Notwithstanding our position that the recommendations regarding the statutory changes to the patent system would not ameliorate the patient access concerns this Committee has identified, we do acknowledge and appreciate the importance of patient access and quality standards with respect to provision of genetic testing. However, while we agree that licensing does play some role in universal access, public health plans such as Medicaid and Medicare, as well as private payers, continue to be free to refuse coverage and payment even if every laboratory in the country offers a test. Moreover, in addition to such reimbursement policy, other factors, including practice patterns and professional talent distribution, also impact what tests are conducted in what regions of the country. Therefore, we do not support the assertion that in most cases gene patents have had a direct and overarching negative impact on the ability of a patient to obtain a test.

In terms of clinical access on behalf of patients, our assessment of the data suggests that clinicians are often significantly limited by contractual and financial barriers placed on them by their organization/institution or cost containment restrictions imposed by public and private payers. The ability for every laboratory to offer every test, in our view, is a commercial objective more than a patient access issue since clinicians can and do order genetic tests for patients every day from laboratories both across the hall and across the county. 

Nevertheless, we agree that the inability of certain populations to afford genetic testing is an important and valid concern and should be addressed directly as an integrated component of systemic health care reform. It is important that good intentions do not give way to negative outcomes in other parts of the health system or economy. As such, we would strongly encourage the Department of Health and Human Services to critically evaluate the criteria and requirements of all public health programs, including Medicare and Medicaid, to ensure that every beneficiary of public health funding has reasonable and timely access to genetic tests regardless of income or geographic location. In addition, we strongly encourage HHS to evaluate relevant laws, regulations and policies, such as anti-kickback, health care fraud statutes, and government reimbursement policies, that are overly burdensome or result in practical barriers on diagnostic companies who would otherwise elect to offer tests at little or no cost based on financial need.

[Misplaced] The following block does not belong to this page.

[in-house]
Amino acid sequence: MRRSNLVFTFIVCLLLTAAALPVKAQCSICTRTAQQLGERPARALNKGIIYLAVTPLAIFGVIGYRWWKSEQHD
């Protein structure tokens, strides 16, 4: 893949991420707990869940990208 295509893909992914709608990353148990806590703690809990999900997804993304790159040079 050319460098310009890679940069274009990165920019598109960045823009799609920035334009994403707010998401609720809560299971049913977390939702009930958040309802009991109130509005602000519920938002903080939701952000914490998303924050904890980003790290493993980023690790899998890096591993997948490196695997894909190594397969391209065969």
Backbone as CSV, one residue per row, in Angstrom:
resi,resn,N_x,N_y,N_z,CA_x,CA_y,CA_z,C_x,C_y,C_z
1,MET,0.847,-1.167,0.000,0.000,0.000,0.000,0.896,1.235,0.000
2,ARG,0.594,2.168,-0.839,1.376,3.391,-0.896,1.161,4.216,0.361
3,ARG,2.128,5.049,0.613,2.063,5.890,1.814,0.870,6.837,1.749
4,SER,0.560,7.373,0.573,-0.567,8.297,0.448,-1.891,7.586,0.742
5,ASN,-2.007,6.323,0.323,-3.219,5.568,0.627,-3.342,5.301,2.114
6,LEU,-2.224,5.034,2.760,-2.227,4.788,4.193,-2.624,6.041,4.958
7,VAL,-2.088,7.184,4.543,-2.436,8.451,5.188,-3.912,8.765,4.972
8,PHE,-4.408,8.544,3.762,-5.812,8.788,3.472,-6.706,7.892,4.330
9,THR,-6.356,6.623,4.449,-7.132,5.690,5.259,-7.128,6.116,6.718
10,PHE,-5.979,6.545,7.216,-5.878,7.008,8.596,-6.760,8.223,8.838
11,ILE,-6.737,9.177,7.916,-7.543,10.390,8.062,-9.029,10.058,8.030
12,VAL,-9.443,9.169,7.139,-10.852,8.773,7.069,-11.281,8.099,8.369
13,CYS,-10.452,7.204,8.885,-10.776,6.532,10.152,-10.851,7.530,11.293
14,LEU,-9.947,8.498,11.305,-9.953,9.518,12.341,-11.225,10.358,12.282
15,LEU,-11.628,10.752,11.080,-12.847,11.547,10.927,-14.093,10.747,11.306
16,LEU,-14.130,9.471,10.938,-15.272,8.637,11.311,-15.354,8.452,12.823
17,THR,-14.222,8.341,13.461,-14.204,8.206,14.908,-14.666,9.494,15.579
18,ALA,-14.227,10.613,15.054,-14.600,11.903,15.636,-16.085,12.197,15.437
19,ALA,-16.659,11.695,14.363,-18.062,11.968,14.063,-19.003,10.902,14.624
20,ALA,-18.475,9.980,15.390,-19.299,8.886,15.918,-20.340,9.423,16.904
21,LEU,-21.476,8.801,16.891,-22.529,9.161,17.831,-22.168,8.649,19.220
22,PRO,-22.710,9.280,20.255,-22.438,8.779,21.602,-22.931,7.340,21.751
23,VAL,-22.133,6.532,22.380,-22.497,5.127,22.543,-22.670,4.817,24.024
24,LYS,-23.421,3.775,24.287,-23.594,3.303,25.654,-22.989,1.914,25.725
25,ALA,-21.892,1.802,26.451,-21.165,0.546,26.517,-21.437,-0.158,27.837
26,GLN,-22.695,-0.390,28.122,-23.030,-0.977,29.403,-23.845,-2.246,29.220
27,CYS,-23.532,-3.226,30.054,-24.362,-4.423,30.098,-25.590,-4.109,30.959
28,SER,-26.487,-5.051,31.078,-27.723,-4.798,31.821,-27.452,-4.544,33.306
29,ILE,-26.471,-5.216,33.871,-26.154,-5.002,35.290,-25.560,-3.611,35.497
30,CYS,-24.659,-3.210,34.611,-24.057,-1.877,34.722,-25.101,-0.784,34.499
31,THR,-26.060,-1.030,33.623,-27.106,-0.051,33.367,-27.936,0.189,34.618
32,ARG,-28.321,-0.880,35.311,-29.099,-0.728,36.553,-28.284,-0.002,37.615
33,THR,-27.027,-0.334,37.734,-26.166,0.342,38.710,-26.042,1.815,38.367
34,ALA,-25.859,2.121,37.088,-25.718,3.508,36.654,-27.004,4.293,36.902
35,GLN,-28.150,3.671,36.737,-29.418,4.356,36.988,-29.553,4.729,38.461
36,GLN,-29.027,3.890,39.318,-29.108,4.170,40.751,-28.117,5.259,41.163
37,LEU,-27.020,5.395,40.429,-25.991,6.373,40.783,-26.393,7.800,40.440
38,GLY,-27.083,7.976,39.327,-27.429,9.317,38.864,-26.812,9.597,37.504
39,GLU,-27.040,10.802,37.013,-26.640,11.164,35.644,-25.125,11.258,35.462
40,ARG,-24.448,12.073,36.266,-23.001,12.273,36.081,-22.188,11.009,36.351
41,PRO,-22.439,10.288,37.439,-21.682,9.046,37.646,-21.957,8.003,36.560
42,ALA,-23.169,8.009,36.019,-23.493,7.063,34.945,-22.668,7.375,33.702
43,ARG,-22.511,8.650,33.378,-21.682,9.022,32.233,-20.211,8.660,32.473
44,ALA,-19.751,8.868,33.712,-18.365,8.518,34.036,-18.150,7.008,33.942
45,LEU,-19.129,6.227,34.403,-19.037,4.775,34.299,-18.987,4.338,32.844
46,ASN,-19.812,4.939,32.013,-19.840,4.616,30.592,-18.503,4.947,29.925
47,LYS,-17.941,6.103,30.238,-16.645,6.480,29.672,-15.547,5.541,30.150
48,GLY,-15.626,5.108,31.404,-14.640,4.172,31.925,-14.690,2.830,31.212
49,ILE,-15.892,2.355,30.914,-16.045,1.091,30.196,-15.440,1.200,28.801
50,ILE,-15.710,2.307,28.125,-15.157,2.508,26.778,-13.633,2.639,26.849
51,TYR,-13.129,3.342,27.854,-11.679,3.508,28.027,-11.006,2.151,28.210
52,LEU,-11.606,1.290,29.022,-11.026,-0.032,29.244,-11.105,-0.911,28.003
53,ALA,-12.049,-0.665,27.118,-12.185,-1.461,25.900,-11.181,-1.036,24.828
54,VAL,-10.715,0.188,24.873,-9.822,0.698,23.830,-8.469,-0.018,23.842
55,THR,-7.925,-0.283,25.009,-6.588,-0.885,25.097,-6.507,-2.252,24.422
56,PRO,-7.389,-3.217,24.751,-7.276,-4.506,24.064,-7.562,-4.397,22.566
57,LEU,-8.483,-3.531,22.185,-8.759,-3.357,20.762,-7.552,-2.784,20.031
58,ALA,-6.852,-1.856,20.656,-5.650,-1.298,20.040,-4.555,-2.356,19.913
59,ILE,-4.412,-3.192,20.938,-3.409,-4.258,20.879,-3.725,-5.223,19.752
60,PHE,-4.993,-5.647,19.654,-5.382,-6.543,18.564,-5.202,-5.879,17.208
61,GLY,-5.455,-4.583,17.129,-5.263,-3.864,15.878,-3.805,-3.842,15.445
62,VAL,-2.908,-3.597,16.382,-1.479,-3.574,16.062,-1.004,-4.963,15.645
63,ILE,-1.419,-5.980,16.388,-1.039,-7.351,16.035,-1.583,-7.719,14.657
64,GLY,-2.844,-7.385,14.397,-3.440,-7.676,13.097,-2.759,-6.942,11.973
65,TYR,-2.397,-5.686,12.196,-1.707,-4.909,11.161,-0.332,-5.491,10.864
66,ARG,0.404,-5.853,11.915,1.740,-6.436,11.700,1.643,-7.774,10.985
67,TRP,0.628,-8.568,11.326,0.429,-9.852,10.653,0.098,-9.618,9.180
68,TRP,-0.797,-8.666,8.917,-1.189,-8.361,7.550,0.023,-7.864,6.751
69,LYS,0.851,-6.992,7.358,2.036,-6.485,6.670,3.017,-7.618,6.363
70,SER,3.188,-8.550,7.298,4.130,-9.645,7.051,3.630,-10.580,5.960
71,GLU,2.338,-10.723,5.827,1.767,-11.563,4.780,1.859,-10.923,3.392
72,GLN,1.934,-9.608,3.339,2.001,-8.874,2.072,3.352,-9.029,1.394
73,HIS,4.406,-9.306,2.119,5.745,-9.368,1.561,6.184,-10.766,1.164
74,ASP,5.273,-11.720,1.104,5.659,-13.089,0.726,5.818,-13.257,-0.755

We also agree that testing, including quality standards, whether by a single laboratory or multiple laboratories, are an important factor to the public's health. Test quality has been and should continue to be appropriately addressed by the Food and Drug Administration and the Center for Medicare and Medicaid Services. Specifically, those agencies should continue to work together to keep pace with laboratory and diagnostic innovation and identify new ways to evaluate proficiency, reliability, and reproducibility of new and innovative genetic tests. We do not believe, nor has FDA or CMS ever suggested, that there is any credible evidence that the quality of testing performed in sole source laboratories is routinely or demonstrably subpar in any way to that which is done in multiple laboratories. Nor do we believe that data indicate that modifying the gene patent system and protections it offers through exclusive licensee agreements would result in multiple laboratories performing proprietary tests with better quality than generated by current and developing oversight of quality assurance undertaken by these agencies and the laboratories themselves.

Finally, we believe that the determination of patentable subject matter and the protections afforded to such patentable subject matter should remain the primary function of the US Patent and Trademark Office, Congress, and the US courts. The suspension of patent protections such as exemptions from liability for patent infringement for a restricted class of innovation (gene patents), unless they are determined to be non-patentable (for instance, a court determination that they are a "product of nature"), is unwarranted and a risky intrusion in to a process that has delivered many key innovations to needy Americans.